As best shown in Fig. 2, the light It includes a socket [5 for a lamp I1, and a surrounding refiector l8 that comprises an inverted cup 20 and unitary therewith a flared light-reflecting member 2|. The socket I5 is mounted in the cup 2b in any suitable manner, preferably by means of a pair of screws 22, each of which has a nut 23 inside the cup and a second nut 24 on the back of the cup. The cup 25 is provided with apertures 25 to receive the branch wires I l, and carries in a suitable manner a spreader 25 for the two overhead conductors l8, which spreader may comprise a metal rod carrying porcelain knobs or insulators 2'! on its ends for engagement with the conductors H3.
The preferred form of the clamp means I l includes some suitable guide to maintain given alignment with the cable lZ. This required functicn may be provided by any arrangement that forms a channel for the cable 12, for example, by a pair of spaced parallel walls 33 and 3| defining a cable channel 32. In the particular form of my invention shown in the drawing, the two walls and Si are the two legs of a simple sheet metal channel member 33, the channel member having a back 34 which is welded or otherwise attached to the back of the cup In practice, the channel member the inverted cup 29, and the lightreflecting member 2! are fabricated from black sheet metal, assembled into one unitary structure, and then hot-dipped in cadmium.
It is contemplated that the cable IE will fit snugly into the channel 32 and therein be offset or distorted in alignment by means contacting the upper and lower sides of the cable, there being, for example, two points of contact on one side of the cable spaced longitudinally of the cable and a third point of contact at an intermediate location on the other side of the cable. I prefer to provide two spaced contact means on the outer side of the cable, 1. e., on the open side of the channel 32, and to provide a single contact means on the inner side of the cable to press outward against the cable at the third and intermediate point, but it will be apparent that the invention may be practiced with the two contact means on the inner side of the cable and the third intermediate contact means on the outer side of the cable.
A feature of the described construction that is pertinent to its simplicity and low cost is that the two outer means for contacting the cable l2 may consist simply of pin members mounted in the walls 39 and 3| to span the channel 32. In the preferred form of my invention I use a pair of cotter pins 35 and 36 that are mounted in suitably dimensioned and suitably located apertures 31 in the two walls. When the clamp means I l is in use, the split ends 38 of the cotter pins 35 and 35 are spread apart as indicated in Fig. 4. While the cotter pins 35 and 36 are thus anchored in a positive manner by the spreading of the split ends 38, the cotter pins are nevertheless retractable in the sense that the spread ends may be straightened and the cotter pins withdrawn to permit relative movement of the cable l2 into or out of the channel 32. It will be readily apparent to those skilled in this art that other types of retractable contact means may be substituted for the two cotter pins 35 and 36.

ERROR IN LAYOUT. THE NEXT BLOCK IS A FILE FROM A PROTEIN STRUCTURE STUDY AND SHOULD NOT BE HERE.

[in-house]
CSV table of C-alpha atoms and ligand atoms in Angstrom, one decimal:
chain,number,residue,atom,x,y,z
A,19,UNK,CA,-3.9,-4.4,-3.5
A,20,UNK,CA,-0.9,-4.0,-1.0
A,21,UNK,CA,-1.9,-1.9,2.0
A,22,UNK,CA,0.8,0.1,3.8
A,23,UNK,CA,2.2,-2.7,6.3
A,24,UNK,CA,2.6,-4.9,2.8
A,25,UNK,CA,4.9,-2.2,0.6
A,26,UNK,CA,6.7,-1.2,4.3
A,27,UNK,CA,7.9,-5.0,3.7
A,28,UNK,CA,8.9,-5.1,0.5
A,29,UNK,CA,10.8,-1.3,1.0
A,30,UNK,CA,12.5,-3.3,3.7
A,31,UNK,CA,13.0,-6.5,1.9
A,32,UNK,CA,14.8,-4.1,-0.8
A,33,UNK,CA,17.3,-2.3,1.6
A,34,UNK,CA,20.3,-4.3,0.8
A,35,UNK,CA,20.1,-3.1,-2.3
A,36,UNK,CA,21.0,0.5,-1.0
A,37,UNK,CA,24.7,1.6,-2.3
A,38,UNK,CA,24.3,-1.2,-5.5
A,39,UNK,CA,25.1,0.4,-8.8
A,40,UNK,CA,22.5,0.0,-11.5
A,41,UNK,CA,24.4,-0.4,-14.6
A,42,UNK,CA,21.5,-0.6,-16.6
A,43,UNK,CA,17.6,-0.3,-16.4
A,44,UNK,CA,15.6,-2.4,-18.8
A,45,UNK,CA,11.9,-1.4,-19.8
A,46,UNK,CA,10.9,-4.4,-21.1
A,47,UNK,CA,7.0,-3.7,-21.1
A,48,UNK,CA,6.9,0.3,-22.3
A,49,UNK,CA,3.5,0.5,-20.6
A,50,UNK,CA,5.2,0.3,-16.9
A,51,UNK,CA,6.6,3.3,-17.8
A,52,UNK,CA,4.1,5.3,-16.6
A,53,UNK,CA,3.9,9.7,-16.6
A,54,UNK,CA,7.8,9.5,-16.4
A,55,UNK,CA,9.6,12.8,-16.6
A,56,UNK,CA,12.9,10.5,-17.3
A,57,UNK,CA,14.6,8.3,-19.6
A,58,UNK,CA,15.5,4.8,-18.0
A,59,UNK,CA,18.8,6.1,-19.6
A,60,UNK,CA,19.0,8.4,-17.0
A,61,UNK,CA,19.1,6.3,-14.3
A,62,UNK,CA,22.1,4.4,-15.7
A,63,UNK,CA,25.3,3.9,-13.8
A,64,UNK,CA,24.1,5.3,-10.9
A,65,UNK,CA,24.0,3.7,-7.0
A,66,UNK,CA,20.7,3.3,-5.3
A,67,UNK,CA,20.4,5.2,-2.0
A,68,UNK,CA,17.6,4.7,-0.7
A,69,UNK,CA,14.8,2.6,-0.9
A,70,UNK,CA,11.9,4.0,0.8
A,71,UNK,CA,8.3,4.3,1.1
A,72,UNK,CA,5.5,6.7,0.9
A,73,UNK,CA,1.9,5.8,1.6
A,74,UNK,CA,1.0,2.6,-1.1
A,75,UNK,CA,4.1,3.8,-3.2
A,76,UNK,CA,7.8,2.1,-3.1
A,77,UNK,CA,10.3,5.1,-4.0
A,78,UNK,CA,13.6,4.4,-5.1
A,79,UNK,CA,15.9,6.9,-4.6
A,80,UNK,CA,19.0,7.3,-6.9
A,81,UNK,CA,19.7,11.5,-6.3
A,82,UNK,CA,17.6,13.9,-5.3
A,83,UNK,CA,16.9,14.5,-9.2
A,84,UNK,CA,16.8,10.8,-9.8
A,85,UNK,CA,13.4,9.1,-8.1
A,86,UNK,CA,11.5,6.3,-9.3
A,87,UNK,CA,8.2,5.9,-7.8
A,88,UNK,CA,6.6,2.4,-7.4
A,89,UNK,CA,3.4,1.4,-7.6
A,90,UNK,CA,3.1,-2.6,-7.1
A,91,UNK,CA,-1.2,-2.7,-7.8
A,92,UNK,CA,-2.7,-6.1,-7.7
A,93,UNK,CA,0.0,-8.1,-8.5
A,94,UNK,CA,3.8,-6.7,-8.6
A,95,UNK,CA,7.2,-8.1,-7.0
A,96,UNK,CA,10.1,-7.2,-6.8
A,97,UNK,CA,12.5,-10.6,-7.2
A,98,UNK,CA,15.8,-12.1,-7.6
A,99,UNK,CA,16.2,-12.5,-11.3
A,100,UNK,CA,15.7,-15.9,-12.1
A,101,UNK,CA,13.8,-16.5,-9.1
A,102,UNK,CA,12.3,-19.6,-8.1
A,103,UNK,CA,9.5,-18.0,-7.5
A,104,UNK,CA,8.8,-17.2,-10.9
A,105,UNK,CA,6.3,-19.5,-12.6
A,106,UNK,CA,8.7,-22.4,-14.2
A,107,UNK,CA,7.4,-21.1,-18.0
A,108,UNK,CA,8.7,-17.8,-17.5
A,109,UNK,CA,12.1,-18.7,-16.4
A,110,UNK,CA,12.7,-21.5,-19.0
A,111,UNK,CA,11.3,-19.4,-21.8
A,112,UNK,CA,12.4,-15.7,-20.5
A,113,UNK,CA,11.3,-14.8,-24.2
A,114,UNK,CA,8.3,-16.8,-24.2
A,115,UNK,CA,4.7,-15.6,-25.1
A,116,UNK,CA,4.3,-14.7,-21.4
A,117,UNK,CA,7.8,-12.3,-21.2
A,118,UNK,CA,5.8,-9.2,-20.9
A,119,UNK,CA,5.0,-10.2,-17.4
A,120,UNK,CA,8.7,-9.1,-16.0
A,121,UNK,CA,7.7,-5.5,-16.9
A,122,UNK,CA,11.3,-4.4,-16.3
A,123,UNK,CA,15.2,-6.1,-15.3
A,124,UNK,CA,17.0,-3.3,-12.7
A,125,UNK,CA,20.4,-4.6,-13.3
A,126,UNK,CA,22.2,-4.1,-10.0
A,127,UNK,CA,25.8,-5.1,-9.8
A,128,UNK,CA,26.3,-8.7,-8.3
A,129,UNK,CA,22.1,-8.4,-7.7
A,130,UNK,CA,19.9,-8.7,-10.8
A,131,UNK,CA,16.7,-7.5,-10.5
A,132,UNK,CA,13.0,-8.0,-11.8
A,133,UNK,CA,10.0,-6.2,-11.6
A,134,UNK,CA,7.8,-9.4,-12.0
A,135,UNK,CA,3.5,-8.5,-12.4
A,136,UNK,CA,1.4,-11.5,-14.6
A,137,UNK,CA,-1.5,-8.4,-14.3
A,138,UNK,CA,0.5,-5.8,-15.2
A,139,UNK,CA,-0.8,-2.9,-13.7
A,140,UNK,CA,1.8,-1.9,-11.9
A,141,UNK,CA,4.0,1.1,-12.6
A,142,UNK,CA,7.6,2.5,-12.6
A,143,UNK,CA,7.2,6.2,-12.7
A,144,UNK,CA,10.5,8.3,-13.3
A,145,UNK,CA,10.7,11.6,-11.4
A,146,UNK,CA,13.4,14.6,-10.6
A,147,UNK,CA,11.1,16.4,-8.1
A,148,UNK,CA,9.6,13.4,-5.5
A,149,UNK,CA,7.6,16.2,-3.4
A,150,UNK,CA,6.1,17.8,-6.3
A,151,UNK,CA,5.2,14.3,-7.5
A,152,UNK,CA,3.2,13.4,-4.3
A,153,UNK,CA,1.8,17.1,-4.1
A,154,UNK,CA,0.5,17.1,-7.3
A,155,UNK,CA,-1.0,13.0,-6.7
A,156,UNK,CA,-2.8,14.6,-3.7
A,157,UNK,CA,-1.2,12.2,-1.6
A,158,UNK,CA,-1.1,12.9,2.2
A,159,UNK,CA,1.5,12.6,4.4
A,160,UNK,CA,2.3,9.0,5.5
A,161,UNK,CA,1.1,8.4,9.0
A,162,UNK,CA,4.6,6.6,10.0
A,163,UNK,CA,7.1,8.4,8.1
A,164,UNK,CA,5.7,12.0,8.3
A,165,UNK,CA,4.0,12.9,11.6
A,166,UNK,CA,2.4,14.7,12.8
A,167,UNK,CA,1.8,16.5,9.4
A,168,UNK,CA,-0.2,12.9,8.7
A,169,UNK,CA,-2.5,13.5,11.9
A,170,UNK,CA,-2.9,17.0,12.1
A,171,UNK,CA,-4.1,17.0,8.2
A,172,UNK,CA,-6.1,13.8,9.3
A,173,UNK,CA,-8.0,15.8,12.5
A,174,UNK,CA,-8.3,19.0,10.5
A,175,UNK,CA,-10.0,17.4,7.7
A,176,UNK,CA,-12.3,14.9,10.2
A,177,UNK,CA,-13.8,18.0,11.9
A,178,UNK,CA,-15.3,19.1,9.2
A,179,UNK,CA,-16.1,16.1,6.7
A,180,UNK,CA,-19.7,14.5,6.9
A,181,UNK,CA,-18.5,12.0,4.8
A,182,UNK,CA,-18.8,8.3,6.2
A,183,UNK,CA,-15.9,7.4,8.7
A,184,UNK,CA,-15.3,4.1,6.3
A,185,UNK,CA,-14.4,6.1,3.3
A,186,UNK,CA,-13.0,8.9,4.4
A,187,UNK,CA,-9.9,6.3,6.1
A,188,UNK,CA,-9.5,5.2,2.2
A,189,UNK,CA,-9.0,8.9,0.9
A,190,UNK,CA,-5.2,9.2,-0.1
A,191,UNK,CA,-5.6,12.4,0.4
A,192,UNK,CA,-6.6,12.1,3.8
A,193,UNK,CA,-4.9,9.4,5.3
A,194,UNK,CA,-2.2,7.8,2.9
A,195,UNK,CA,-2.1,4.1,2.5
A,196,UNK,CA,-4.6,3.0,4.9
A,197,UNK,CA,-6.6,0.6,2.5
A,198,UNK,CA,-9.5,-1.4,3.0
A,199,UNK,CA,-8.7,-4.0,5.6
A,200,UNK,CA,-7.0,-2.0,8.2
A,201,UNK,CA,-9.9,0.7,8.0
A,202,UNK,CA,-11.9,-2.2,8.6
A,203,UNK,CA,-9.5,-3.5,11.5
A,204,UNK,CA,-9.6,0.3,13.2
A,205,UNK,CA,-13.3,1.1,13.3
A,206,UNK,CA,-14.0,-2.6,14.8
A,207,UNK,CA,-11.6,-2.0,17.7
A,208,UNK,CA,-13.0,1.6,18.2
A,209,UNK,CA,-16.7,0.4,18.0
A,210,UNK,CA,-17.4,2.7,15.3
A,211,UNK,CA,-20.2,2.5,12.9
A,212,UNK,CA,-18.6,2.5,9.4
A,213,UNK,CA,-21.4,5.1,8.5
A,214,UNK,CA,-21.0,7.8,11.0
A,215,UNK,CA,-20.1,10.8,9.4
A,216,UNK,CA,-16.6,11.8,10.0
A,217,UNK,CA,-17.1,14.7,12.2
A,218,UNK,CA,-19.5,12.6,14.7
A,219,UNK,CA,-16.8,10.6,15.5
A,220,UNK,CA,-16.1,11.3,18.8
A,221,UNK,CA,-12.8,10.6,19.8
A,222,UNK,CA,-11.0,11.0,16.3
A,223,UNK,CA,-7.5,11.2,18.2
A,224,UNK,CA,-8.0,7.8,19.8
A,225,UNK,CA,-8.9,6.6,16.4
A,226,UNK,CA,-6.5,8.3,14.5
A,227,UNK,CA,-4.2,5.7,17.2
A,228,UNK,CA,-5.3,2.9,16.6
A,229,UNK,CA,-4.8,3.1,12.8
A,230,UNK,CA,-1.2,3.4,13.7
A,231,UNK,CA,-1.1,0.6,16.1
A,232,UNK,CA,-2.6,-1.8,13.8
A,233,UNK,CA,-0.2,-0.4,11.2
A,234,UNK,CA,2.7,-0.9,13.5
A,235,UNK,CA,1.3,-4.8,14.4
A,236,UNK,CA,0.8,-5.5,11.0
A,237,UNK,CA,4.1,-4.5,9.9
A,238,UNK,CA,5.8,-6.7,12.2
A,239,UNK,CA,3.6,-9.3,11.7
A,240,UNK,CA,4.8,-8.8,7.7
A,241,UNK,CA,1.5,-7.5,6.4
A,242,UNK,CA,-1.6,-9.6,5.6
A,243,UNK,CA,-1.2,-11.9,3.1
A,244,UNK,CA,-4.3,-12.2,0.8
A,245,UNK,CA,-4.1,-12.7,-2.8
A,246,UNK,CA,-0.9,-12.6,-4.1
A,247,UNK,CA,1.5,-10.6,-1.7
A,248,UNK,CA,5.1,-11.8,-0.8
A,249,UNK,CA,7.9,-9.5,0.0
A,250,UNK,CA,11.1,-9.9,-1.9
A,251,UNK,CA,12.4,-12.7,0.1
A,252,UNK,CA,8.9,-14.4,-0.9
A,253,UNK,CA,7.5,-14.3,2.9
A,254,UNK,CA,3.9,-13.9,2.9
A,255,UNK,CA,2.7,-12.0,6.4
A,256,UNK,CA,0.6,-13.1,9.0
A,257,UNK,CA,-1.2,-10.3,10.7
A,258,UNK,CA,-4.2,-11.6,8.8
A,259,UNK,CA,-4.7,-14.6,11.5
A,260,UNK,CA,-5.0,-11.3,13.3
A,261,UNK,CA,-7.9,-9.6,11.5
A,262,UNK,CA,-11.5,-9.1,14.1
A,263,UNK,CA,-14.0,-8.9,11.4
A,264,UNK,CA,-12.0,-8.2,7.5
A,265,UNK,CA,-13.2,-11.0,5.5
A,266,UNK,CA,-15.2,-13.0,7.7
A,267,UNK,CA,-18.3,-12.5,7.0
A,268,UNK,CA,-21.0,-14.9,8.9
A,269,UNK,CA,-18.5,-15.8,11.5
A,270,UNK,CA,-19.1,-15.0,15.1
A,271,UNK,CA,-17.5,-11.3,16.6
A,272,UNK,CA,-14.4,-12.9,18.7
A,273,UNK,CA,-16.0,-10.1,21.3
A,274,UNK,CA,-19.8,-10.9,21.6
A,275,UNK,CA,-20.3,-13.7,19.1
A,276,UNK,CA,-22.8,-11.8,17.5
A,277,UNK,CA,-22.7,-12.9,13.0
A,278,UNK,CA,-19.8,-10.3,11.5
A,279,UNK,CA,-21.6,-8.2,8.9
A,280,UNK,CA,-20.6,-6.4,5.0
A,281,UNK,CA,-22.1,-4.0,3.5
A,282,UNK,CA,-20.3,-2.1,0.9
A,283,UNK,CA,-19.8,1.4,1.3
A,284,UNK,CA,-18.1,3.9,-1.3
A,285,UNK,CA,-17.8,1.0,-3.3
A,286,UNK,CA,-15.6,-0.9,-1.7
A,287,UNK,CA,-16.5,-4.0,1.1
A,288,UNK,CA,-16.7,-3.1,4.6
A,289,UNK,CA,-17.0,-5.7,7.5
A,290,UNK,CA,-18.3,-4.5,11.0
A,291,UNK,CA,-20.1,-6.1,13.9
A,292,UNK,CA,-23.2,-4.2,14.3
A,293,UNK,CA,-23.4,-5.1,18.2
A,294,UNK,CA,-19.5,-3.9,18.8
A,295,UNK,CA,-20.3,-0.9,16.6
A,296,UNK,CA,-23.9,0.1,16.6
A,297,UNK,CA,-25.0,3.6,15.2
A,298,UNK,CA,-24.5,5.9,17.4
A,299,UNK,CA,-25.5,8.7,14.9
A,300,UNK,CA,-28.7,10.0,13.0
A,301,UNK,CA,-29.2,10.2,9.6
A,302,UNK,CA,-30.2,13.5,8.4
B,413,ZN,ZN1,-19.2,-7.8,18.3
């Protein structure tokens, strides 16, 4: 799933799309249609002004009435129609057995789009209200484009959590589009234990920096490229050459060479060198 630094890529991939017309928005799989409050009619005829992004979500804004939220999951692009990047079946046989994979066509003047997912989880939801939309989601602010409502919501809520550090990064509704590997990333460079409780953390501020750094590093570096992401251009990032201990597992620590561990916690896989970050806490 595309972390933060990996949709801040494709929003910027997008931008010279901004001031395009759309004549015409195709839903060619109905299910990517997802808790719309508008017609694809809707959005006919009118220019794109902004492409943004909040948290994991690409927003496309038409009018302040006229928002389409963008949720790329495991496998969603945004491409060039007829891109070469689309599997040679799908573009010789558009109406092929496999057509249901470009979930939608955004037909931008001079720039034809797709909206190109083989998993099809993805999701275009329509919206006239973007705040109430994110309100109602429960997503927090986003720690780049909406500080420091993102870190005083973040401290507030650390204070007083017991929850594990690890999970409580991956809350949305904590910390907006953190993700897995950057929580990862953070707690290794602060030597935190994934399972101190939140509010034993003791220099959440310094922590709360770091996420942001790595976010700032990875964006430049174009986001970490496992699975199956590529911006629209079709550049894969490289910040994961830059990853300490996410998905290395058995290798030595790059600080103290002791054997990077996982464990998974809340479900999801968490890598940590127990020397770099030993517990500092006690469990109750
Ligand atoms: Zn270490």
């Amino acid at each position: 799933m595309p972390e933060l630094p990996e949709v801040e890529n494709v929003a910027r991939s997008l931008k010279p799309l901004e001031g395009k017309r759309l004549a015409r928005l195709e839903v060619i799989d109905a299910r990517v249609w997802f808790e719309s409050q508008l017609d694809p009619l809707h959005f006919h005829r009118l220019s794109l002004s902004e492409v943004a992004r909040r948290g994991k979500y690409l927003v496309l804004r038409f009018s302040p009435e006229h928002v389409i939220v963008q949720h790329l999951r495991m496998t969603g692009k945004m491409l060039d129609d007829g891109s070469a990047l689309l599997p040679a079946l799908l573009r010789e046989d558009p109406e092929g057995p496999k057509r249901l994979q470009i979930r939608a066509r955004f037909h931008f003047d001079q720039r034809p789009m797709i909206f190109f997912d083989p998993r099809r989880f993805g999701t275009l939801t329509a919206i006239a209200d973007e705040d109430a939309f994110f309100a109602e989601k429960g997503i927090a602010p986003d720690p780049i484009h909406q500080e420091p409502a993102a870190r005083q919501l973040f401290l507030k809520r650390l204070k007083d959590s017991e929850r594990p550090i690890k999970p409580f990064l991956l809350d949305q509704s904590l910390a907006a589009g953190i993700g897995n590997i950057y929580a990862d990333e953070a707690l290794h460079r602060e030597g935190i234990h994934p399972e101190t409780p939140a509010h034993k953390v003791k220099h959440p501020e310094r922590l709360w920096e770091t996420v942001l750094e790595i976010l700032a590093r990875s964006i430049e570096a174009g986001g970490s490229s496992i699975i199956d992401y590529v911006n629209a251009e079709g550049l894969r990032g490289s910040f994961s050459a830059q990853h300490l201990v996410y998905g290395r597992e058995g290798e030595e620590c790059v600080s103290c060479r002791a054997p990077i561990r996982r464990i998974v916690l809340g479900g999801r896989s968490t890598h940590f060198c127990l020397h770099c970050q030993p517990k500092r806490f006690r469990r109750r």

It is contemplated that the third and intermediate contact means will extend upwardly a sufficient distance to cause the cable I? to be offset between the two cotter pins 35 and 36. In other word-s, the third contact means is to be spaced from the plane of the two cutter pins 35 and 36 by a distance less than the diameter of the cable l2; in the preferred form of my invention I limit that distance to approximately half the diameter of the cable. For example, if the clamp is to be attached to a cable or guy wire that is one-quarter inch in diameter, the channel 32 will be approximately one-quarter inch wide and the third contact means will extend upward to approximately one-eighth inch from the level of the two cotter pins.
The third contact means may be provided in any suitable manner, but a further feature of my invention in the direction of simplicity and low cost is that the third contact means may be the spreader 26, the spreader being a round rod that is permanently fixed transversely of the two Walls 30 and 3|, intermediate and below the two cotter pins 35 and 35. In the present structure the spreader rod 26 extends through complementary apertures in the two walls.
The procedure for mounting the cable clamp on the cable may be readily understood by referring to Figs. 5 and 6. With the two cotter pins 35 and 36 removed, the assembly is moved upward against the cable I? to cause the cable to enter the channel 32. The assembly is then tilted longitudinally of the channel 32 in one direction to carry the apertures 31 at one end of the channel member 33 out of the range of the cable l2 so that the cotter pin 35 may be inserted in the apertures without interference from the cable, as indicatd in Fig. 5. In the next step of the engagement procedure, the assembly is tilted longitudinally in the opposite direction to carry the other two apertures 31 out of the range of the cable I2 so that the second cotter pin 35 may be installed without interfer ence from the cable.